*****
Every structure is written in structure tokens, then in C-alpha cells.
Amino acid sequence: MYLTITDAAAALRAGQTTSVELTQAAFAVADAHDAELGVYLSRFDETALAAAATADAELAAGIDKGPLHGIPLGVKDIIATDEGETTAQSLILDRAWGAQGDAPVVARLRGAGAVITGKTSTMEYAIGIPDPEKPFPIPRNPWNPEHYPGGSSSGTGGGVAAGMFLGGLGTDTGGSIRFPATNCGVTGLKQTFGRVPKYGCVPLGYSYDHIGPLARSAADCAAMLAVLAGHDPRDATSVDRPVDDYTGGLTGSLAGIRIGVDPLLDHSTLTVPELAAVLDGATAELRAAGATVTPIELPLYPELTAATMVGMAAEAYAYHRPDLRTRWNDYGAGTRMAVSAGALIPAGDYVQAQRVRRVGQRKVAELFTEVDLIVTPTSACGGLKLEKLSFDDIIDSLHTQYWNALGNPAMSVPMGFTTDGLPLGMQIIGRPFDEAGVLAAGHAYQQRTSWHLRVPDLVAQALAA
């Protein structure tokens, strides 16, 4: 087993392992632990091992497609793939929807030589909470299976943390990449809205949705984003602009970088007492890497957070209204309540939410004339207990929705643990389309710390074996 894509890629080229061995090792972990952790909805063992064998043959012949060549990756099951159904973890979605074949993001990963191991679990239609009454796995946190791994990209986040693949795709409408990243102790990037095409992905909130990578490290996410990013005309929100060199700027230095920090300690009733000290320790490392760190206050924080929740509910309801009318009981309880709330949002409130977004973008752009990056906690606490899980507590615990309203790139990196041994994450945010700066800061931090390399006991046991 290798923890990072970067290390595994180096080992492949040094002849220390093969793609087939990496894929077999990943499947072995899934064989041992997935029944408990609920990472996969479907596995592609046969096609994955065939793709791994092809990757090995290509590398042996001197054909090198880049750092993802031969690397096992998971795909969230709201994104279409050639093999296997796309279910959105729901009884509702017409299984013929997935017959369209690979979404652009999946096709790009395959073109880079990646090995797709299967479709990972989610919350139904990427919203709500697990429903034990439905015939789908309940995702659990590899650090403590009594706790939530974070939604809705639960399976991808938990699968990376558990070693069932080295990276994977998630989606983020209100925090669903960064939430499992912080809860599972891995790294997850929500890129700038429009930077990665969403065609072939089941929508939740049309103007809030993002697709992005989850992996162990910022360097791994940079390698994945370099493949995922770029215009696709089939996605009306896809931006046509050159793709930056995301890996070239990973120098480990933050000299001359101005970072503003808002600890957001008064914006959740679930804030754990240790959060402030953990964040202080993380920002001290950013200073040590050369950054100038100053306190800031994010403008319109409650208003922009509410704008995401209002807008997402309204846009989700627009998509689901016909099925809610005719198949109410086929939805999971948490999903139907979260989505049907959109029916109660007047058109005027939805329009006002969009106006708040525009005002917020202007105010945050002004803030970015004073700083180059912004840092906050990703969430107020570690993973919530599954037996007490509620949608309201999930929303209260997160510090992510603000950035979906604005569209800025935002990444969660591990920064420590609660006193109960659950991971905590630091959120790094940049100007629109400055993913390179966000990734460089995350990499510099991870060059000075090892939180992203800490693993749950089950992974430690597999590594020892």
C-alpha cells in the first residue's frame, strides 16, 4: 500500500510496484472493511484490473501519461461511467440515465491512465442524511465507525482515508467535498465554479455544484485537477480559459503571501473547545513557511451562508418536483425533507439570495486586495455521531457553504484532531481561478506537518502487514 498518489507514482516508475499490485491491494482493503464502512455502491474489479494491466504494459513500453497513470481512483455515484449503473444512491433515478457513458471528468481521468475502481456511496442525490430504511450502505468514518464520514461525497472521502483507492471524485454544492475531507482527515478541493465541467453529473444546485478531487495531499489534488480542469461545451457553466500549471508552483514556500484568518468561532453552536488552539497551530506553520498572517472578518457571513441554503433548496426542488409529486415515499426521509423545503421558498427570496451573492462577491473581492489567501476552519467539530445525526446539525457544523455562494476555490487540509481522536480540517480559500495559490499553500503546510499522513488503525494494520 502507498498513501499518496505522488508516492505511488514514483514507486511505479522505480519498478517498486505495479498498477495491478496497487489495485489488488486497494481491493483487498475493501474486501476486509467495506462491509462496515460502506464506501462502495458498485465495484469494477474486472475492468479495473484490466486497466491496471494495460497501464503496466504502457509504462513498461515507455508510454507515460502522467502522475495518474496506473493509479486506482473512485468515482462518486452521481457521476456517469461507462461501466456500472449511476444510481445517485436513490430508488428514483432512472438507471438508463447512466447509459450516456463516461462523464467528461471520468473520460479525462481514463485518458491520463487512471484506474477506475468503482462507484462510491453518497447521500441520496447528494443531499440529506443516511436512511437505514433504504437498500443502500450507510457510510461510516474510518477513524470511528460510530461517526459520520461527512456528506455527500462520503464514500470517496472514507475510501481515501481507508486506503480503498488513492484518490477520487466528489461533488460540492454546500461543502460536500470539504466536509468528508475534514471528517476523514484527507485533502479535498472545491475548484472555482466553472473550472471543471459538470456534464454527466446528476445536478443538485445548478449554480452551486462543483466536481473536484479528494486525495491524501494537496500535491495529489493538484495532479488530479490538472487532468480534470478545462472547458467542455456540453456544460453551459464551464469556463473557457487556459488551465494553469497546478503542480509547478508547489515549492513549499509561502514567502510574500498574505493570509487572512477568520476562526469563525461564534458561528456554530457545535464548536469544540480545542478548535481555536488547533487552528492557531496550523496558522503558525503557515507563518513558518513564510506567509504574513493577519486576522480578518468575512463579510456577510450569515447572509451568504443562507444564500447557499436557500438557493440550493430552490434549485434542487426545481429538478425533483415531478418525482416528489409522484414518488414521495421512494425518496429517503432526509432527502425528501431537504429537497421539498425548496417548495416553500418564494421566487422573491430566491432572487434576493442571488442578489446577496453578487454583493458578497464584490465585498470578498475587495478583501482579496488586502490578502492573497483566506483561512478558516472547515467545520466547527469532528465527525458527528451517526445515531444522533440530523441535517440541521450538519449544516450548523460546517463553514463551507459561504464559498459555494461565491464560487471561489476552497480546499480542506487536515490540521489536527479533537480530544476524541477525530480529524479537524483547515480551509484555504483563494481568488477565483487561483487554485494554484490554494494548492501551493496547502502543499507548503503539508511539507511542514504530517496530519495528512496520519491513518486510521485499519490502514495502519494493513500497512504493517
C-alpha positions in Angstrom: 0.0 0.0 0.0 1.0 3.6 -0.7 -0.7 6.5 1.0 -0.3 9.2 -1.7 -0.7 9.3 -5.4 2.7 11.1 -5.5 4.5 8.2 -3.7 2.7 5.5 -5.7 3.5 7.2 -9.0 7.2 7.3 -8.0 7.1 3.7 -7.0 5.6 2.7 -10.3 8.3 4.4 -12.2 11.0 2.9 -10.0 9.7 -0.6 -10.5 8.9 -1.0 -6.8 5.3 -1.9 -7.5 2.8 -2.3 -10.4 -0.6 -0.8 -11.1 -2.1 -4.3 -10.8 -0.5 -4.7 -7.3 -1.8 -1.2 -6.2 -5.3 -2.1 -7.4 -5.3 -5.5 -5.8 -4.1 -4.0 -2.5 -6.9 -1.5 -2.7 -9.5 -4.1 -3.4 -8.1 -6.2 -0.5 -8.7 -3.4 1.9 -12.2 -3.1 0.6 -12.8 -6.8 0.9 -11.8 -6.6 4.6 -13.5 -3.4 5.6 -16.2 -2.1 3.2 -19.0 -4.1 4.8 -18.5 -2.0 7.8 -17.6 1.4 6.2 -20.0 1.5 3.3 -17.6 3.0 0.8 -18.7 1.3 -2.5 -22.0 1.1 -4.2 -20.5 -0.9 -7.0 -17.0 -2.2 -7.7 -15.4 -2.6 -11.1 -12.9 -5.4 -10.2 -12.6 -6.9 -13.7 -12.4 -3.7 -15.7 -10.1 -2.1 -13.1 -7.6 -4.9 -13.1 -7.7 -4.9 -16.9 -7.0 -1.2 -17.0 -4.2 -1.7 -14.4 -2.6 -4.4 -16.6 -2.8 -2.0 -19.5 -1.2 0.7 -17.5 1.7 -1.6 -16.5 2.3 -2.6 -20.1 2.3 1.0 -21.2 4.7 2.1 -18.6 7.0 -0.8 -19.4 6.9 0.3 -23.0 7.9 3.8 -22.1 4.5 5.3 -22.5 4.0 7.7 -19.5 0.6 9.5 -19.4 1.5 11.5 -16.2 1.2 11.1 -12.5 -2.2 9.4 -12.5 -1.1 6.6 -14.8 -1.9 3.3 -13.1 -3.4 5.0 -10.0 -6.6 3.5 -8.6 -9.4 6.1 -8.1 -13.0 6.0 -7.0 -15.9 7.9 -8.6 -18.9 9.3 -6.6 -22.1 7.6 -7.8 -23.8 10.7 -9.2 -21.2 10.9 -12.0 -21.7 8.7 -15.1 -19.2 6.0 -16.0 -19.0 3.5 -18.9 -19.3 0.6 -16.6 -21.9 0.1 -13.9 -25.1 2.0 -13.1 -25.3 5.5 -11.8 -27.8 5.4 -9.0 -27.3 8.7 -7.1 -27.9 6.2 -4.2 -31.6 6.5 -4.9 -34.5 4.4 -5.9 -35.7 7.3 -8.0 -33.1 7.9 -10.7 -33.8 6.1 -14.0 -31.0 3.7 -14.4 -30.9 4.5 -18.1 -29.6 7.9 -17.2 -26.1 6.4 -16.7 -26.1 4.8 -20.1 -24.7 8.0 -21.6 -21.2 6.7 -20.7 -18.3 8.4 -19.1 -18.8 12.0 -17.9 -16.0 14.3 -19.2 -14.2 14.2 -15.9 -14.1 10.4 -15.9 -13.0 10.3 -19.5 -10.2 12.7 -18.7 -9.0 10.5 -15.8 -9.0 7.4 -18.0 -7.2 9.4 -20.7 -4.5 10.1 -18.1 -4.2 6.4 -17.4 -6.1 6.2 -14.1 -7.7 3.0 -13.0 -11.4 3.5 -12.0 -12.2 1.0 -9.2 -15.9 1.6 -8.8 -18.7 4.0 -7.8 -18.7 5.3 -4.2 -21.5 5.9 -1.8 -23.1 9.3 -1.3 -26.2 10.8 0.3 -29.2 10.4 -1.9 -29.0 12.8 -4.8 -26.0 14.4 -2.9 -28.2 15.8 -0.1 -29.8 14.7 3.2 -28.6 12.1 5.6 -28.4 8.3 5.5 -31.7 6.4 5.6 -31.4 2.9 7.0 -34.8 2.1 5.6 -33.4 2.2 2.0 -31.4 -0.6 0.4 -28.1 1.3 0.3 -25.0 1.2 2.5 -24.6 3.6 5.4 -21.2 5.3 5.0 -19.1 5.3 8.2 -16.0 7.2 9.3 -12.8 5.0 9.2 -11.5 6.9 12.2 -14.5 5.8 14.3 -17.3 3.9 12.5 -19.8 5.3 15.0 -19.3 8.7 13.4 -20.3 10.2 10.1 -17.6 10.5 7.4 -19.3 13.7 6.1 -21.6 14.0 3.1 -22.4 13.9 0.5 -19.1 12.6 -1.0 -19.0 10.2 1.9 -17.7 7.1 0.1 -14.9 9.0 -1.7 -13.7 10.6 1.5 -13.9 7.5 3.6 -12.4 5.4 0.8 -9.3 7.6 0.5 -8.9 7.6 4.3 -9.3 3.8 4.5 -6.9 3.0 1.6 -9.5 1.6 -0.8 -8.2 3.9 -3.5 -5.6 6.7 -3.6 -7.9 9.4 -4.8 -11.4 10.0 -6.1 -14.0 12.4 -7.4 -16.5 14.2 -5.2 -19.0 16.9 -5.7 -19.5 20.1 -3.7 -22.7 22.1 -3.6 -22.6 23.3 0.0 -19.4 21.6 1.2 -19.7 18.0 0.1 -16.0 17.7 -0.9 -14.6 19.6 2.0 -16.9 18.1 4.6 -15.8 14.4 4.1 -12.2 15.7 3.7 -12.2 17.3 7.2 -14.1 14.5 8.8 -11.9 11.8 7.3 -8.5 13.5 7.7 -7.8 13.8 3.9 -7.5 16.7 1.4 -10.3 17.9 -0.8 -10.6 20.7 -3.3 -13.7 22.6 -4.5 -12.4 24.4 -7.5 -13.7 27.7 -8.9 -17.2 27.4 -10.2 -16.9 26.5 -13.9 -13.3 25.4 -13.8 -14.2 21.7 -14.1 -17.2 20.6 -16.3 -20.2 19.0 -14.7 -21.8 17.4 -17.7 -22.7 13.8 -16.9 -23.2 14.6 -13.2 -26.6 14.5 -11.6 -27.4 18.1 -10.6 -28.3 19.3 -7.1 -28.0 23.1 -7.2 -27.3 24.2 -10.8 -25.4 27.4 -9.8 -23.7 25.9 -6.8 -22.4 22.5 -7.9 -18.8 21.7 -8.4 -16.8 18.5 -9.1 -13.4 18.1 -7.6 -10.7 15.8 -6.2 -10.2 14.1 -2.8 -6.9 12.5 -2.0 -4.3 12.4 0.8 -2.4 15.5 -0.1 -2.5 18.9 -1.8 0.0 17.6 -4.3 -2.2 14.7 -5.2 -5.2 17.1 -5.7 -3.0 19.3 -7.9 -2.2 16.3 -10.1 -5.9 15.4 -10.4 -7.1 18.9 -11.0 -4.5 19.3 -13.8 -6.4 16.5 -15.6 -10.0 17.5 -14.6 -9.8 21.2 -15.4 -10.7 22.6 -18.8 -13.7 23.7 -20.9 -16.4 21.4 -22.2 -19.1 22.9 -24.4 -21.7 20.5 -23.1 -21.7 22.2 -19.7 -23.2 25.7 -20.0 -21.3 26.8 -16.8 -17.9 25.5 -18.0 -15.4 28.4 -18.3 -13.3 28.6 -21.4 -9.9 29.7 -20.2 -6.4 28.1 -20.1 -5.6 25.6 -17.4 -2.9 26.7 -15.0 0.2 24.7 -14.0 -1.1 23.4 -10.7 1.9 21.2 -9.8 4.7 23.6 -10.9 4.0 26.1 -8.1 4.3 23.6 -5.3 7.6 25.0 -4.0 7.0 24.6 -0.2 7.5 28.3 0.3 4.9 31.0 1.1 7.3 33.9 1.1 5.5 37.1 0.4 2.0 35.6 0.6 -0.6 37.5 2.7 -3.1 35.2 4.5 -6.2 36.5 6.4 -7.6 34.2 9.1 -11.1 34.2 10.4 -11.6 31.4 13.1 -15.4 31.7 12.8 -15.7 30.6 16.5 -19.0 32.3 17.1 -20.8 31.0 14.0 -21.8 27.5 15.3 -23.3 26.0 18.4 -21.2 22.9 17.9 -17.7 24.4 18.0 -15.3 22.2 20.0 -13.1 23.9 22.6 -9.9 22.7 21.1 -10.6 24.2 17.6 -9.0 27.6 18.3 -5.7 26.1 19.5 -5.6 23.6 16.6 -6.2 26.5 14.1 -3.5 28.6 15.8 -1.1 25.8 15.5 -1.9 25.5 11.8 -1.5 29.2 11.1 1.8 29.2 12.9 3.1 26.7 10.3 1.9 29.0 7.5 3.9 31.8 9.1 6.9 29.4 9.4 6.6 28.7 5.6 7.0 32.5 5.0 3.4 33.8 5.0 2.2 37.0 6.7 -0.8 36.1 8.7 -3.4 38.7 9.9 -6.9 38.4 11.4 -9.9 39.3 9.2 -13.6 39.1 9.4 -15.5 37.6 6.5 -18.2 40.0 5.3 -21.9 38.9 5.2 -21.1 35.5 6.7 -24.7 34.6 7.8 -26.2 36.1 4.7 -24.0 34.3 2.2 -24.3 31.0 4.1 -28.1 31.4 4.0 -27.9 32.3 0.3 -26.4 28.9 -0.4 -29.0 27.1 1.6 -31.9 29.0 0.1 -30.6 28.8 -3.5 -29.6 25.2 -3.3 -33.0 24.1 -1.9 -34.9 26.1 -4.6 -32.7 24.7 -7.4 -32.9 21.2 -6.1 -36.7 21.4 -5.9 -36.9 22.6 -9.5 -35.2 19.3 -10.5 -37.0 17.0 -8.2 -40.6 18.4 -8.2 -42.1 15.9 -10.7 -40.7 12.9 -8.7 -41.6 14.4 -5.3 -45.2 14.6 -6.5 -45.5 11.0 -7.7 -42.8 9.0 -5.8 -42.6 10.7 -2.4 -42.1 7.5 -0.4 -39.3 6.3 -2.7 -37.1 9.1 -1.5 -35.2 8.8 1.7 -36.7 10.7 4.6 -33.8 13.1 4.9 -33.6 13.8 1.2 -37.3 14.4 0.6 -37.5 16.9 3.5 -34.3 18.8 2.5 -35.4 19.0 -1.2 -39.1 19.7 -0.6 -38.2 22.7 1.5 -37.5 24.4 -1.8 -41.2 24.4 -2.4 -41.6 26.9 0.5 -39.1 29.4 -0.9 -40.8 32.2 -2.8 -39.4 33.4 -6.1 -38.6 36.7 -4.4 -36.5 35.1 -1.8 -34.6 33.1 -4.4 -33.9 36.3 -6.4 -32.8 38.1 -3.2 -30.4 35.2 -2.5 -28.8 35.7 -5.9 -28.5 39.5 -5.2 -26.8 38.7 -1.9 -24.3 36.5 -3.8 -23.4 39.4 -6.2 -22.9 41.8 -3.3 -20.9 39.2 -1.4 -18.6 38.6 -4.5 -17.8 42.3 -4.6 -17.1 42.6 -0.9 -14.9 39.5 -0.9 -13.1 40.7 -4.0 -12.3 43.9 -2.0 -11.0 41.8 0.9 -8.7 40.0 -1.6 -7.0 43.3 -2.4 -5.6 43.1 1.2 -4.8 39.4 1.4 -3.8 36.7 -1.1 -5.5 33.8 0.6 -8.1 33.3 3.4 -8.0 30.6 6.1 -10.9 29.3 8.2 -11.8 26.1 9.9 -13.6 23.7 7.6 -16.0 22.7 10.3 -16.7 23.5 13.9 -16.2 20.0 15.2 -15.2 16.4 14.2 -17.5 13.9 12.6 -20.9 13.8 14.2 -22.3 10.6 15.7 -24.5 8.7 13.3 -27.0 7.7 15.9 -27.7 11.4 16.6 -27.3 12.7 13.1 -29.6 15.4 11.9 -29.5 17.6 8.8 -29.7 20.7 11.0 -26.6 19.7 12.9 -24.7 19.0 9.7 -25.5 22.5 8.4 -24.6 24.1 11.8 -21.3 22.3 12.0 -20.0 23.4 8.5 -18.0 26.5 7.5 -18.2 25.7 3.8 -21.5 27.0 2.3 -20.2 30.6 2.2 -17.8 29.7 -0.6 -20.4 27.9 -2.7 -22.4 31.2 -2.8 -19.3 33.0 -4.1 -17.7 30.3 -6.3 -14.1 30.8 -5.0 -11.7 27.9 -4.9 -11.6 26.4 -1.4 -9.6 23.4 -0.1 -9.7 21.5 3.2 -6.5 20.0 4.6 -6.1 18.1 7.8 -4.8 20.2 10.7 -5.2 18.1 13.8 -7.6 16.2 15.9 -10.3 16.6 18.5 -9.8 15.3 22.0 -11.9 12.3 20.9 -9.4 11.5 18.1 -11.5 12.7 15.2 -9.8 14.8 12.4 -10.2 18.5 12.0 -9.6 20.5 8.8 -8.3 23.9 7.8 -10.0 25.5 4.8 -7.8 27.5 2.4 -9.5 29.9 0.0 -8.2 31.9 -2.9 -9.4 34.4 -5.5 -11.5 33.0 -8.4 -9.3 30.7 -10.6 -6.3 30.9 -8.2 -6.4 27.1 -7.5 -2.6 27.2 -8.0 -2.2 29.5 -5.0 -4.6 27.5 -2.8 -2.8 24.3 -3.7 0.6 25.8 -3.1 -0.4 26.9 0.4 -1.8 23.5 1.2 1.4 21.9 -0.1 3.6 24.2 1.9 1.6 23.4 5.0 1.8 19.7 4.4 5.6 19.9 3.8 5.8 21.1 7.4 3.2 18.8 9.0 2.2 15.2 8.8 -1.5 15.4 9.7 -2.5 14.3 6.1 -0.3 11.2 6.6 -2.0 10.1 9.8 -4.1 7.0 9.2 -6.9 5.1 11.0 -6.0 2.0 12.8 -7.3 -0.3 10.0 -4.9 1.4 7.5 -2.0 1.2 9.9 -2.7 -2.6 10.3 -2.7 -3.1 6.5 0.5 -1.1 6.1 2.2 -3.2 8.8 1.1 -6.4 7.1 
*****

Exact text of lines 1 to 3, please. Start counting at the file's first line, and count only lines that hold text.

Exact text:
Every structure is written in structure tokens, then in C-alpha cells.
Amino acid sequence: MYLTITDAAAALRAGQTTSVELTQAAFAVADAHDAELGVYLSRFDETALAAAATADAELAAGIDKGPLHGIPLGVKDIIATDEGETTAQSLILDRAWGAQGDAPVVARLRGAGAVITGKTSTMEYAIGIPDPEKPFPIPRNPWNPEHYPGGSSSGTGGGVAAGMFLGGLGTDTGGSIRFPATNCGVTGLKQTFGRVPKYGCVPLGYSYDHIGPLARSAADCAAMLAVLAGHDPRDATSVDRPVDDYTGGLTGSLAGIRIGVDPLLDHSTLTVPELAAVLDGATAELRAAGATVTPIELPLYPELTAATMVGMAAEAYAYHRPDLRTRWNDYGAGTRMAVSAGALIPAGDYVQAQRVRRVGQRKVAELFTEVDLIVTPTSACGGLKLEKLSFDDIIDSLHTQYWNALGNPAMSVPMGFTTDGLPLGMQIIGRPFDEAGVLAAGHAYQQRTSWHLRVPDLVAQALAA
């Protein structure tokens, strides 16, 4: 087993392992632990091992497609793939929807030589909470299976943390990449809205949705984003602009970088007492890497957070209204309540939410004339207990929705643990389309710390074996 894509890629080229061995090792972990952790909805063992064998043959012949060549990756099951159904973890979605074949993001990963191991679990239609009454796995946190791994990209986040693949795709409408990243102790990037095409992905909130990578490290996410990013005309929100060199700027230095920090300690009733000290320790490392760190206050924080929740509910309801009318009981309880709330949002409130977004973008752009990056906690606490899980507590615990309203790139990196041994994450945010700066800061931090390399006991046991 290798923890990072970067290390595994180096080992492949040094002849220390093969793609087939990496894929077999990943499947072995899934064989041992997935029944408990609920990472996969479907596995592609046969096609994955065939793709791994092809990757090995290509590398042996001197054909090198880049750092993802031969690397096992998971795909969230709201994104279409050639093999296997796309279910959105729901009884509702017409299984013929997935017959369209690979979404652009999946096709790009395959073109880079990646090995797709299967479709990972989610919350139904990427919203709500697990429903034990439905015939789908309940995702659990590899650090403590009594706790939530974070939604809705639960399976991808938990699968990376558990070693069932080295990276994977998630989606983020209100925090669903960064939430499992912080809860599972891995790294997850929500890129700038429009930077990665969403065609072939089941929508939740049309103007809030993002697709992005989850992996162990910022360097791994940079390698994945370099493949995922770029215009696709089939996605009306896809931006046509050159793709930056995301890996070239990973120098480990933050000299001359101005970072503003808002600890957001008064914006959740679930804030754990240790959060402030953990964040202080993380920002001290950013200073040590050369950054100038100053306190800031994010403008319109409650208003922009509410704008995401209002807008997402309204846009989700627009998509689901016909099925809610005719198949109410086929939805999971948490999903139907979260989505049907959109029916109660007047058109005027939805329009006002969009106006708040525009005002917020202007105010945050002004803030970015004073700083180059912004840092906050990703969430107020570690993973919530599954037996007490509620949608309201999930929303209260997160510090992510603000950035979906604005569209800025935002990444969660591990920064420590609660006193109960659950991971905590630091959120790094940049100007629109400055993913390179966000990734460089995350990499510099991870060059000075090892939180992203800490693993749950089950992974430690597999590594020892």